Her Campus Logo Her Campus Logo

How Being Someone Else Taught Me Who I Am


Cue the lights. Draw the curtains. Start the music. Go.

Musicals have been a part of my life since I was in middle school, where I have participated as a member of the chorus, a dancer, and as acting leads. Each show allowed me to take on a personality, a persona that is far from who I am, but each helped me grow as an individual. The different roles that I participated in helped me learn who I am, what I love, and how to be who I had hidden for so long.

“The King and I”- 2010

My first musical. During this show, I was a simple choir member and dancer for certain dance scenes, and I learned a lot about myself here. Since this was my first show, it helped open my eyes about how much I loved dancing, performing, and singing. It pushed me out of my comfort zone because I had never danced before. The fact that I also had never needed to memorize music also helped me learn how to work hard and practice my music starting at a young age. While this all seems to be ways that I have grown in a musical aspect, the truth is, my personality grew because I had never done something so out there before this experience.

“Once Upon a Mattress”- 2011

This show was my second show. “Once Upon a Mattress” is a show about the Princess and the Pea with a comedic twist that the princess is instead a swamp princess (cue the Shrek memes). This was also my first show with a major role where I played the Evil Queen’s sidekick.

As the sidekick, I learned that I loved working with someone and being in roles that were partner-oriented. This helped me learn how much I loved working with different groups of people, now that I look at it from a Social Work view. As a middle schooler, however, I learned how to speak my mind, how to sing loud and proud, and how to act…well. It has always been an interesting experience because you never know where you will be after a show, but this show in itself has helped me over the years to grow as a musical actor more than I could have imagined. Because I was able to grow musically, I was able to grow mentally by learning how to read music better, being able to memorize the script faster, and process spatial awareness as I had to process not just music and my lines, but also the choreography and where I needed to be on stage.

“The Music Man”- 2012

My first leading role as Marian the Librarian helped push my limits both as a student and as a performer. Off the stage, I learned how to manage my time as I was still in school, was in choir, and was babysitting on the sidelines. Musically, I learned how to read music more accurately, how to memorize my lines, to learn my dances more precisely and with more technique while being able to have more fun with them, and how to enjoy the show. In my personal life, I learned how to lighten up and have fun since my character was very strict in her ways and never strayed from her path, but also to live life because before you know it, the chance you had might be gone.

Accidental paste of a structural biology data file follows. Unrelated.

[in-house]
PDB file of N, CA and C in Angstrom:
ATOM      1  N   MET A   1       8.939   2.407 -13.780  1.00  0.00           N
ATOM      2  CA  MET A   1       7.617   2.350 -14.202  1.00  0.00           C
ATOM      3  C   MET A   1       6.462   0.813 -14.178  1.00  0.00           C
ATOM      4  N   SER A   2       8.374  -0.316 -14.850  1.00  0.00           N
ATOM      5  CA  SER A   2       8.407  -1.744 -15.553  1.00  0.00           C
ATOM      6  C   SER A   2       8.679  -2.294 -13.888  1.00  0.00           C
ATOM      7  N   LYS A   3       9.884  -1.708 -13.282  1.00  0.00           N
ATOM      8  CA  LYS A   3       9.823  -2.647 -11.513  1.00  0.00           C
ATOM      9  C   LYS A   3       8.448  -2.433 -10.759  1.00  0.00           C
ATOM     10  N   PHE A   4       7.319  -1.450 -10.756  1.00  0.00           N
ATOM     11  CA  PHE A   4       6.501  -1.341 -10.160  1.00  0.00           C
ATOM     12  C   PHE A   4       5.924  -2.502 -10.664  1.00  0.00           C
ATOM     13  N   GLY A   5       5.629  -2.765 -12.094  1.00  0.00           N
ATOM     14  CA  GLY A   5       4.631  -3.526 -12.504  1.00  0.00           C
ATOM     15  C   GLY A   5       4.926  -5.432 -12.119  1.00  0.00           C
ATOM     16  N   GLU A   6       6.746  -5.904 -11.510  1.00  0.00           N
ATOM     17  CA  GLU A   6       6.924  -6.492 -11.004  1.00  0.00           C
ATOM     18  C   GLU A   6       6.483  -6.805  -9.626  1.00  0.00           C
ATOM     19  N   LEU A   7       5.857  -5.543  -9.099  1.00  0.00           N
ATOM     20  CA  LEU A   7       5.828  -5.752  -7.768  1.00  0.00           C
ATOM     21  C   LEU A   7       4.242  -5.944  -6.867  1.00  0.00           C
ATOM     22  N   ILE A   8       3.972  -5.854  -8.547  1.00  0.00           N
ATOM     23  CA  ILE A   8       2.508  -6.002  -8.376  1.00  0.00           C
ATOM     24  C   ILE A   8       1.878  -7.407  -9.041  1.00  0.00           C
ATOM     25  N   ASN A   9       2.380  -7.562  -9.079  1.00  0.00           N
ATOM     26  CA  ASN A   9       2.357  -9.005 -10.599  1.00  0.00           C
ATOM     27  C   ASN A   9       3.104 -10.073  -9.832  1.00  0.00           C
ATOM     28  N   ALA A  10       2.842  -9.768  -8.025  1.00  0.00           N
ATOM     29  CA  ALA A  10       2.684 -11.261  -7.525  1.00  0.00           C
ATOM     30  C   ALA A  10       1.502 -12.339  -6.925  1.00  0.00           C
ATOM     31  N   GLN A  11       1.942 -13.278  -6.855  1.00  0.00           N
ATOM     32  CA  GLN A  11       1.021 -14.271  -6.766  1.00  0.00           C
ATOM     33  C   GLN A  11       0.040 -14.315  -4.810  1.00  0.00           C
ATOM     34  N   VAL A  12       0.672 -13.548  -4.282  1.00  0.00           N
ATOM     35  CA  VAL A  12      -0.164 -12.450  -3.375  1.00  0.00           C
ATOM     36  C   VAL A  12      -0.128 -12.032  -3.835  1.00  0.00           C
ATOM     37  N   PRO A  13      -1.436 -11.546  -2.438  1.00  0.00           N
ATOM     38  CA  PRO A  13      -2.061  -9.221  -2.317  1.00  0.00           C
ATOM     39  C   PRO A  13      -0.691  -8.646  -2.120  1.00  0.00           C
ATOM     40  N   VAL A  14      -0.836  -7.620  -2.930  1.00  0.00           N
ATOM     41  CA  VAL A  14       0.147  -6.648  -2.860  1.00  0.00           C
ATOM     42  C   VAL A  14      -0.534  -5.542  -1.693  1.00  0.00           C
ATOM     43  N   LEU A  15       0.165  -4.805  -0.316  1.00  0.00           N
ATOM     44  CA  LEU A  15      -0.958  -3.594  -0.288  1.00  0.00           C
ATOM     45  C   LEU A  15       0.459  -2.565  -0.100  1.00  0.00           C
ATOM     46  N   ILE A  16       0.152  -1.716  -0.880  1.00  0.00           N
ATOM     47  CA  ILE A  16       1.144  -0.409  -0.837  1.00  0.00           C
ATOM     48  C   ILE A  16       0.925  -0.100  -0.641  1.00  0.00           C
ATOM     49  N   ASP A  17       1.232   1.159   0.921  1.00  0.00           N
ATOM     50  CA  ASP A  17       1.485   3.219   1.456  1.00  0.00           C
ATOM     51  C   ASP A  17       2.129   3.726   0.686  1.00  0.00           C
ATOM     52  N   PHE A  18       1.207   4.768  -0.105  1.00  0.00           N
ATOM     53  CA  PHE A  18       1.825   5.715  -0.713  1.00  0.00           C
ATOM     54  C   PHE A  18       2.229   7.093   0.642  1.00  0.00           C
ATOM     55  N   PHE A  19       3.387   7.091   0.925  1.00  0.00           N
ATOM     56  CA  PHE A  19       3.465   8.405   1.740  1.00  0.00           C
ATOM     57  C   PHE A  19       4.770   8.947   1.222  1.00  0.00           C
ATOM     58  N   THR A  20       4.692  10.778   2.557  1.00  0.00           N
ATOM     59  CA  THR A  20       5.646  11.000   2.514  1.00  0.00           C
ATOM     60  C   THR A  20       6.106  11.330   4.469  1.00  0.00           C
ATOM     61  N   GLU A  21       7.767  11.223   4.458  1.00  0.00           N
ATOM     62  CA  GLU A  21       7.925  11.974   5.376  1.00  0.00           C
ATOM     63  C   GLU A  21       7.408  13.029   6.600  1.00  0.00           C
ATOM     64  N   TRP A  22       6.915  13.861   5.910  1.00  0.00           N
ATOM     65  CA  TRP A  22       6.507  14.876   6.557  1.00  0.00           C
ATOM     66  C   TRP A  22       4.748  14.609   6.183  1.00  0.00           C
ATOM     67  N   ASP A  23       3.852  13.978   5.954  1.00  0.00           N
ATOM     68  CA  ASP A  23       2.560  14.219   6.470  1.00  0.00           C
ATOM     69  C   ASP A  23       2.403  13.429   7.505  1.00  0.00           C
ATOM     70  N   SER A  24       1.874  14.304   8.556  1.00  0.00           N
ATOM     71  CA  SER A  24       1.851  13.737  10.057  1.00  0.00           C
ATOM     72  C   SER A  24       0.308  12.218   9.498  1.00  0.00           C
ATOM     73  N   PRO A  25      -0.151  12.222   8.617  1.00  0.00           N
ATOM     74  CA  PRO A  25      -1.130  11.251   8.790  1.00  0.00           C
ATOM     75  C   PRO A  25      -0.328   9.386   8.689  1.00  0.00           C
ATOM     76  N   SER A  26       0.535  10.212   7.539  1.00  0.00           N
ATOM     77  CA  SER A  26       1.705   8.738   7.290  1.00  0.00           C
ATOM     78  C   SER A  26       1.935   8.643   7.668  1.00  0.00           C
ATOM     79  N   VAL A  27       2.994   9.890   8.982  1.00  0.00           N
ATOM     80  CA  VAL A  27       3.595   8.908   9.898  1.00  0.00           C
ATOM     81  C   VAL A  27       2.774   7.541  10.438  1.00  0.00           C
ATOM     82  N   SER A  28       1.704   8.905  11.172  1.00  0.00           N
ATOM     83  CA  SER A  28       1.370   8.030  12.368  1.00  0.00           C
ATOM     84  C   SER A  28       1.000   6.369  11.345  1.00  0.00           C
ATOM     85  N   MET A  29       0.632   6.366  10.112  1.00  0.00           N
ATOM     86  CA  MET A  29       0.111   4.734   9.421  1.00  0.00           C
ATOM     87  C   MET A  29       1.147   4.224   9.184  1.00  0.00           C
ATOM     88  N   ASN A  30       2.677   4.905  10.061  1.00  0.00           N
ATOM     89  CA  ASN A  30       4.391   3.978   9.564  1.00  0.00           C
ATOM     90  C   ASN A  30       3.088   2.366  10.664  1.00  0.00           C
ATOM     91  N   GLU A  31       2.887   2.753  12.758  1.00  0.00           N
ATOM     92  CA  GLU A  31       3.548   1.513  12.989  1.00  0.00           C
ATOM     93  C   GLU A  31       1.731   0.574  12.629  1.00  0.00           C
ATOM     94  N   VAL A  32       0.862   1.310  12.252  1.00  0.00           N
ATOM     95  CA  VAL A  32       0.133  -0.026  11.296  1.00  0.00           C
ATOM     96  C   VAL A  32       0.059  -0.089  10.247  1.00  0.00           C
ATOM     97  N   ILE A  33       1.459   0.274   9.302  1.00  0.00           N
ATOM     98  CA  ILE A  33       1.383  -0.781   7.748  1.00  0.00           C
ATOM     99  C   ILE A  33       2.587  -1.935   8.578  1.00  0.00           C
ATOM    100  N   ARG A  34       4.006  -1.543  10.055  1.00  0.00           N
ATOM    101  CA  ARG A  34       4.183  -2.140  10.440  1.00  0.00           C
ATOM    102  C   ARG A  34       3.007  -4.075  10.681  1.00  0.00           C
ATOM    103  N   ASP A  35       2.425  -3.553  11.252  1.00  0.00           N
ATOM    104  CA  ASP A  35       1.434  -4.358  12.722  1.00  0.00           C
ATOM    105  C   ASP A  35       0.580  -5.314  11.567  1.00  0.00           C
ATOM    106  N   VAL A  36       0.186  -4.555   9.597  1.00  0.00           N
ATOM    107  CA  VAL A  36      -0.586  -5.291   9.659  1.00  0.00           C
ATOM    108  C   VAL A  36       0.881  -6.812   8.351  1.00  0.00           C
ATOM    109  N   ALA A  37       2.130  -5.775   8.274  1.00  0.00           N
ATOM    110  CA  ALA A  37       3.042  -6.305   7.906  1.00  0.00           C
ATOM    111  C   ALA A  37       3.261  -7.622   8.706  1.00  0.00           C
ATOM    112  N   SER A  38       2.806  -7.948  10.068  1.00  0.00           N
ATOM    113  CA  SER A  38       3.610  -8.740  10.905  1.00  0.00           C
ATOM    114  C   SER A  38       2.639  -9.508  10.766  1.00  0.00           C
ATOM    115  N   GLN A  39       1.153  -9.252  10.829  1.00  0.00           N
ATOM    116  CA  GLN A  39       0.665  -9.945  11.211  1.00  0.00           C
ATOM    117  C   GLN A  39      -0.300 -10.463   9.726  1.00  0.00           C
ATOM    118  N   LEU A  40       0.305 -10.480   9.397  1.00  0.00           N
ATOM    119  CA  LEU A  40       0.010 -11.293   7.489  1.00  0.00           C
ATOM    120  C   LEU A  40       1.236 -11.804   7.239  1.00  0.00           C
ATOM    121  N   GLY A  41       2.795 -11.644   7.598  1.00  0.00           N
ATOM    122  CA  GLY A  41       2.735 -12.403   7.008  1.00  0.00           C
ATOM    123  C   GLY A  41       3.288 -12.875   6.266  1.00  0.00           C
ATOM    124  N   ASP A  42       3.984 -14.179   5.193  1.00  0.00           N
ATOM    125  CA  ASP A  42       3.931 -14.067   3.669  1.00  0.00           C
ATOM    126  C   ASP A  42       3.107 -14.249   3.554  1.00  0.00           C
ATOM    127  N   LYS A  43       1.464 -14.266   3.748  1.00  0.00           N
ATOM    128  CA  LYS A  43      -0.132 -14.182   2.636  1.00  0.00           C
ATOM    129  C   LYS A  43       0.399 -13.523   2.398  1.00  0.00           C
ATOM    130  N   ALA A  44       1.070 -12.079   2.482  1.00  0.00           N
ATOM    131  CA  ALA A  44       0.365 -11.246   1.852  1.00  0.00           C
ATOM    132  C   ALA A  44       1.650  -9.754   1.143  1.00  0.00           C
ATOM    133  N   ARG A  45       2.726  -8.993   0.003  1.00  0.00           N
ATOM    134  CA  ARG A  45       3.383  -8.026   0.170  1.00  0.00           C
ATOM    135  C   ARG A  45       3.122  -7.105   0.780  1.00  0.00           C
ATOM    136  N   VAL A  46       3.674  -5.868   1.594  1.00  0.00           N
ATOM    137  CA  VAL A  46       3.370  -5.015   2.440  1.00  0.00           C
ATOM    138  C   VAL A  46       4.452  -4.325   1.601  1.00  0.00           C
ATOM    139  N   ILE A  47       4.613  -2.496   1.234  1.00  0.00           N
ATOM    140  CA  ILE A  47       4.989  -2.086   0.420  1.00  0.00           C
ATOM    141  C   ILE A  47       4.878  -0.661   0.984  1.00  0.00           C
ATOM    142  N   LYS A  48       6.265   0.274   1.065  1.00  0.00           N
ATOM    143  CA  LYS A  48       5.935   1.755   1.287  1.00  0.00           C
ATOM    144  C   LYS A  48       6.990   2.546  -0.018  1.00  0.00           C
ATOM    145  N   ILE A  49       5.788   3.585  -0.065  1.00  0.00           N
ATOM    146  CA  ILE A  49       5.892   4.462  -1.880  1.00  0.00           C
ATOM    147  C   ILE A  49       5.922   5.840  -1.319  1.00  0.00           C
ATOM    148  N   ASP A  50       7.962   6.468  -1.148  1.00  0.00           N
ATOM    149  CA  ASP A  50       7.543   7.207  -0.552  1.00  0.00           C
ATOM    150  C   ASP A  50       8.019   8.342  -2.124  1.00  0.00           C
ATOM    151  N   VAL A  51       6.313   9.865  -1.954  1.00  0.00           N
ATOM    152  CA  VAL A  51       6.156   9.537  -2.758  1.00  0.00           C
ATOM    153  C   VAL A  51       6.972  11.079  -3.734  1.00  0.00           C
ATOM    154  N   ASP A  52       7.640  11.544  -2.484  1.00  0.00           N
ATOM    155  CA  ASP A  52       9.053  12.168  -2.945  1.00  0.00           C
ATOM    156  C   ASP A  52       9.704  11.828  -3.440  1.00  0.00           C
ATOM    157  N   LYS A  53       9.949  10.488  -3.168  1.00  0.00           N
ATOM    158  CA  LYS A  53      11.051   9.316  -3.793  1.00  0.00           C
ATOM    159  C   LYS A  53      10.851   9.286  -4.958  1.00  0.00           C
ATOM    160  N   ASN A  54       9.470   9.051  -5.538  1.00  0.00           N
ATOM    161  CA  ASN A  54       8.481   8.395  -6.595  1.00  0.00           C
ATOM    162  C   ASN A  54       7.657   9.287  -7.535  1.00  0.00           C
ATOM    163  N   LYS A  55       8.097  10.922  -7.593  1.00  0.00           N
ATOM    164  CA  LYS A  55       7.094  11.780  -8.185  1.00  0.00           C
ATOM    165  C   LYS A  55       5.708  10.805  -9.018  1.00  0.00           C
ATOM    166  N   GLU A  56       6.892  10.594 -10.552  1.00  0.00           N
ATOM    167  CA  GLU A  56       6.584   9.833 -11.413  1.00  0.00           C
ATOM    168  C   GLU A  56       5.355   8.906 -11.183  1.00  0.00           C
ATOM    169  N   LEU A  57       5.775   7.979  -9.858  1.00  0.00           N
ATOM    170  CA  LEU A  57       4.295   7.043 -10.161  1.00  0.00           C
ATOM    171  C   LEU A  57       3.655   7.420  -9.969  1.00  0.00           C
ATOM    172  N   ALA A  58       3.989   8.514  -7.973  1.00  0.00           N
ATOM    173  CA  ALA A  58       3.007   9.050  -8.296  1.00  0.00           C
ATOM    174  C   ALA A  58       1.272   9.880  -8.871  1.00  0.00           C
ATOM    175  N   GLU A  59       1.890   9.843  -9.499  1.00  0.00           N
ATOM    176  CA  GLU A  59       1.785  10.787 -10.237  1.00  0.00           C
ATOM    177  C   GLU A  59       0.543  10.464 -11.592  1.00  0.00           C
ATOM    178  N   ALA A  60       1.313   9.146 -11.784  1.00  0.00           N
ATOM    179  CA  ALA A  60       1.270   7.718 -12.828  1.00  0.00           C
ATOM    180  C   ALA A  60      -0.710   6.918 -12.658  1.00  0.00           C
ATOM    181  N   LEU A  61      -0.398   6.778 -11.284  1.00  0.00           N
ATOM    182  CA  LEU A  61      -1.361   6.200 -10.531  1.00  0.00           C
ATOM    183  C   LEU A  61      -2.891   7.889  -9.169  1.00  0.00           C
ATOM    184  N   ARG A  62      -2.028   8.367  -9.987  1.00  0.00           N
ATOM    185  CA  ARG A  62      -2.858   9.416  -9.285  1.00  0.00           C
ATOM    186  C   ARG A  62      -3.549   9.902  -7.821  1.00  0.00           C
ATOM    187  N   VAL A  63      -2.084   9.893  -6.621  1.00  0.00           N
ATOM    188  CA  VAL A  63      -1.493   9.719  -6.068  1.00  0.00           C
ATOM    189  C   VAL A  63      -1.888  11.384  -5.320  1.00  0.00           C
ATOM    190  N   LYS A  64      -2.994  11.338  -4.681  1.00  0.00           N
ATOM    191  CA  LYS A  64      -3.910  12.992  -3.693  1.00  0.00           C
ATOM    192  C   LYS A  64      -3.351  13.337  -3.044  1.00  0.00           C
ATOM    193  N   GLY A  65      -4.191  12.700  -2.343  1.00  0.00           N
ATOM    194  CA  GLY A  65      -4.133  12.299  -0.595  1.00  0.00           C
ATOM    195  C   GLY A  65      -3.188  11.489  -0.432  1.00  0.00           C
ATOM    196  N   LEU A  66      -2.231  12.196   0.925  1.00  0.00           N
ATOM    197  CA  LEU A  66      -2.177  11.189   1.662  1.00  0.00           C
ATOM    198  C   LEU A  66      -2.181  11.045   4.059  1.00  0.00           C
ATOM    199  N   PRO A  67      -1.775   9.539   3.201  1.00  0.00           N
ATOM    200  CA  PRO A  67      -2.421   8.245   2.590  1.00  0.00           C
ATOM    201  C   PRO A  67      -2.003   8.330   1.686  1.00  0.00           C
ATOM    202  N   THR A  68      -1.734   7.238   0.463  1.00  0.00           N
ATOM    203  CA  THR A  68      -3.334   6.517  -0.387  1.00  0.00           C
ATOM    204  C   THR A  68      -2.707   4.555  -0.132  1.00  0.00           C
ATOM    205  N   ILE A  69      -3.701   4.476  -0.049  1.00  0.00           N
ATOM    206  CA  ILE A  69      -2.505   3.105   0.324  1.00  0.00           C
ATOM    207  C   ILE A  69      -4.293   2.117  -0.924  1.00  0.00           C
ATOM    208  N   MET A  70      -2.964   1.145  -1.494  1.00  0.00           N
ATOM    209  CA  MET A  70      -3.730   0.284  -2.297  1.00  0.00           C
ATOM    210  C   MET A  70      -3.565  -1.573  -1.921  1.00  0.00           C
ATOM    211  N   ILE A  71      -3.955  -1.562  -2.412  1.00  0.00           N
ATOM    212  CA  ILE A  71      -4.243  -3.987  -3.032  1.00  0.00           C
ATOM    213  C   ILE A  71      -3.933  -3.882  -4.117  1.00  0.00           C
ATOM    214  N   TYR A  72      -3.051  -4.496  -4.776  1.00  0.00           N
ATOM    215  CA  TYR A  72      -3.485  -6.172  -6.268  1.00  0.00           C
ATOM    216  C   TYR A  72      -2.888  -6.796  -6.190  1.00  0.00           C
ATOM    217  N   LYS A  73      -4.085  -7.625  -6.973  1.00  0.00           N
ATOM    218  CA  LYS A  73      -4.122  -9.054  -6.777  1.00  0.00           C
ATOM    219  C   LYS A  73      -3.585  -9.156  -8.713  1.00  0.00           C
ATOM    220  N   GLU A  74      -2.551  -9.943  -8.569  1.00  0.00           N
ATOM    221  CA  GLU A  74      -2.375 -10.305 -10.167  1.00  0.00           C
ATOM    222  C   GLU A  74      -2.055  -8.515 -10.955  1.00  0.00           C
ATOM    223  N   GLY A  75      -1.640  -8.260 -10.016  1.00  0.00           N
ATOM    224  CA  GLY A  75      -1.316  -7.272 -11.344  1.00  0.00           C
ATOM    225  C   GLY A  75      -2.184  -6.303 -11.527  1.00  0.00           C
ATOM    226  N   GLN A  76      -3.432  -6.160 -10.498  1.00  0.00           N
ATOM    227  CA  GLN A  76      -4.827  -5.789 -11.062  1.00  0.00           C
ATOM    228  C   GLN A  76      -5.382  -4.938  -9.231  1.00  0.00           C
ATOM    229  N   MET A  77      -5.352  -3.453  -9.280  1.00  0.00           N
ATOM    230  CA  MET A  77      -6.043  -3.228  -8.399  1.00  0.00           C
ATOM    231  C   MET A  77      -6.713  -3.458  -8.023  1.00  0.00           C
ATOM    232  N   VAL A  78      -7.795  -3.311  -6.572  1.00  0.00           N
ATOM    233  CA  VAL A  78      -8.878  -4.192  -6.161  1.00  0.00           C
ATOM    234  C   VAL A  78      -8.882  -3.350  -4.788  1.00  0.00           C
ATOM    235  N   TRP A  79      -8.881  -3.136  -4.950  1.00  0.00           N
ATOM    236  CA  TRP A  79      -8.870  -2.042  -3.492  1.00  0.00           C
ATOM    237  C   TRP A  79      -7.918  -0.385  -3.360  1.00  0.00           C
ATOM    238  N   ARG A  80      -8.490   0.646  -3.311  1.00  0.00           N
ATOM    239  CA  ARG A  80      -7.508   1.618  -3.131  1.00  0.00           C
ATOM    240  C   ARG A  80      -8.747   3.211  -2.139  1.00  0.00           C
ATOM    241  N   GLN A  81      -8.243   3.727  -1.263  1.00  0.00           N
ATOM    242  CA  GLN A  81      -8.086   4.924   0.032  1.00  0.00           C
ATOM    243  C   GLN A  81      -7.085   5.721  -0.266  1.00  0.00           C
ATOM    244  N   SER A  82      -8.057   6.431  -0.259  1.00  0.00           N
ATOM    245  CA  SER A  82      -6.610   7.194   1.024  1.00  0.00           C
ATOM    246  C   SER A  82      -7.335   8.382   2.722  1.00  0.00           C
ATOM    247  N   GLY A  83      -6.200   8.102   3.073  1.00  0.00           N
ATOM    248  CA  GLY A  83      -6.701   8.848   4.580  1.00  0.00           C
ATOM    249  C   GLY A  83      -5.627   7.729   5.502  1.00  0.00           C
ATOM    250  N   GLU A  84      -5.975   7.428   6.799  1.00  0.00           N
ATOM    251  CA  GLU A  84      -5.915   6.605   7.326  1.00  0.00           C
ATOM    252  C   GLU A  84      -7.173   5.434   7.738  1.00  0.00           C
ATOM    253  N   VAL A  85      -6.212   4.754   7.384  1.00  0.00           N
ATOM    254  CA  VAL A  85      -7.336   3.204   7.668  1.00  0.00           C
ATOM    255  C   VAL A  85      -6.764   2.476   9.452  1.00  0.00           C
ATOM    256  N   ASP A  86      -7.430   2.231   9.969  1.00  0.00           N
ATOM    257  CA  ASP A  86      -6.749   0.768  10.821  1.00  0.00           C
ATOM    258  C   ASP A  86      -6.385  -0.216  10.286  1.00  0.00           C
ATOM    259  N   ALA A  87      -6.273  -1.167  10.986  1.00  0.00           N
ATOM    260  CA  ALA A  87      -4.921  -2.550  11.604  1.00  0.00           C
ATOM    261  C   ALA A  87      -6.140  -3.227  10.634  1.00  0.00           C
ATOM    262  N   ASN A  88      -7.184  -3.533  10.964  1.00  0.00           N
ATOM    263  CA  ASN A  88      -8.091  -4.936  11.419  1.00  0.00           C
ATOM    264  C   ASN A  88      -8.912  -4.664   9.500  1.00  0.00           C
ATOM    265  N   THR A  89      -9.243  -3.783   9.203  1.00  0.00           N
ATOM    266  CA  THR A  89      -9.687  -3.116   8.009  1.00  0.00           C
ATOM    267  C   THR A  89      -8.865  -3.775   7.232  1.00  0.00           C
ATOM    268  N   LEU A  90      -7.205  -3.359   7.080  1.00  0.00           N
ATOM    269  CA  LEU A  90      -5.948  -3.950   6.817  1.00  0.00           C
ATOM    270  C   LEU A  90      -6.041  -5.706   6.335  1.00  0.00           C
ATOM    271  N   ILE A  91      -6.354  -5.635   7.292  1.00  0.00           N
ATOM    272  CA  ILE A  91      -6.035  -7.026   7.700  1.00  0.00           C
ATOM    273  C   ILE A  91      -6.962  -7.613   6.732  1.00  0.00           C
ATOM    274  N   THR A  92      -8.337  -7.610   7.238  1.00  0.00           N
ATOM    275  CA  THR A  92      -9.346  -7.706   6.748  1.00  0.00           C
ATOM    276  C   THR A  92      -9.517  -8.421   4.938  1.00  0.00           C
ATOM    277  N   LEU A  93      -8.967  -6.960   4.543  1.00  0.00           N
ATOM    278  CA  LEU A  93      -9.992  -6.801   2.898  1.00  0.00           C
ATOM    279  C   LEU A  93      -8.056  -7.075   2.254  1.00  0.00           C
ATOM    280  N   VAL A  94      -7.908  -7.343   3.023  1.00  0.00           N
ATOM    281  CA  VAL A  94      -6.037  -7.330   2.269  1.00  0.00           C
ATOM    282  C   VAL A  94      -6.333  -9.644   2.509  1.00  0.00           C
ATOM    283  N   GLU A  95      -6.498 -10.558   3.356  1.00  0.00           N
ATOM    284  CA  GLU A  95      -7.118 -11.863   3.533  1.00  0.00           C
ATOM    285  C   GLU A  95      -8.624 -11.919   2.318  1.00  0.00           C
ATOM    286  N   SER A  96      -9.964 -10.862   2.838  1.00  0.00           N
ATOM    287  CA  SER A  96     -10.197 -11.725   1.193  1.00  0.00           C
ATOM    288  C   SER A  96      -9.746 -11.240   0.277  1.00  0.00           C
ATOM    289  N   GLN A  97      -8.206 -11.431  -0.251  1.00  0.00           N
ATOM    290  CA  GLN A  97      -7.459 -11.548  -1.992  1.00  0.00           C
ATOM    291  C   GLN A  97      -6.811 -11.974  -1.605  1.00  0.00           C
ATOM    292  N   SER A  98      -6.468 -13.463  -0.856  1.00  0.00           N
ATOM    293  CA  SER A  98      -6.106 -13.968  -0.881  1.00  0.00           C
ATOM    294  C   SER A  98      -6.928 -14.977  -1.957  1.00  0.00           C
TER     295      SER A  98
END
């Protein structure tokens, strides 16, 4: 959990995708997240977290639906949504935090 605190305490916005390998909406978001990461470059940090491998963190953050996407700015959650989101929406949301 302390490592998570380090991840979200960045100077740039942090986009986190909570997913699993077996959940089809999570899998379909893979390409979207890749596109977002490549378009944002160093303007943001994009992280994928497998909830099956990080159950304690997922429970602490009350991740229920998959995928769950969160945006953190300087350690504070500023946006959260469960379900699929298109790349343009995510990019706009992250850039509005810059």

“Scrooge: The Musical”- 2012

This was my first musical as a high school student, but it was also my first musical that was a community production. In the beginning of the show, I was supposed to be a background actor who would be in every scene, but in a different outfit. Come the second night of production (out of four), things changed. The director approached me and had me relearn parts for certain scenes so I could step up into a small speaking role. This definitely taught me how to go with the flow and how to always be flexible.

“Thoroughly Modern Millie”- 2013

My first musical at the senior high center made my high school experience something I was completely unprepared for because I had never been involved in a show with so many people, so many costumes, and so many moving stage sets. This show exposed me to fashion and makeup that I had forgotten existed, making me fall in love with the 1920’s for the first time, and exposing me to tap dancing as well. It also helped push me into recovery for the first time in my life and pushed me to really look at where I was and realize that I was not happy. The stage helped me realize who I truly was for the first time during this production and it gave me the ability to stand up for myself among people and speak my mind no matter what I needed to say.

“Anything Goes”- 2016

My final musical. During this show, I again held a leading role as our “bad guy’s” girlfriend. We were mobsters, very Bonnie and Clyde, which made the acting so much more fun. Learning how to speak in a high pitched Bronx accent, how to sing poorly (on purpose), how to tap dance and LEAD a dance, and how to flirt openly on stage helped my confidence grow to something I have never seen before. Bonnie, the female I was playing in the show, helped me learn that I could have the confidence and the sass that she has everyday if I wanted to, and I learned how to work it. I learned how to sing out, how to have fun, and how to let loose even when everyone is watching.

As you can tell, I’ve learned a lot from being on stage. Everyone has their own experiences, but mine? Mine are some of the greatest memories I will ever have. Mine time on stage helped make me who I really am.

Her Campus Placeholder Avatar
Darby Keller


Class of 2020: Social Work Major; Women and Gender Studies and International Relations Minors Vice President and Digital Organizing Captain for It's On Us Elizabethtown
Similar Reads👯‍♀️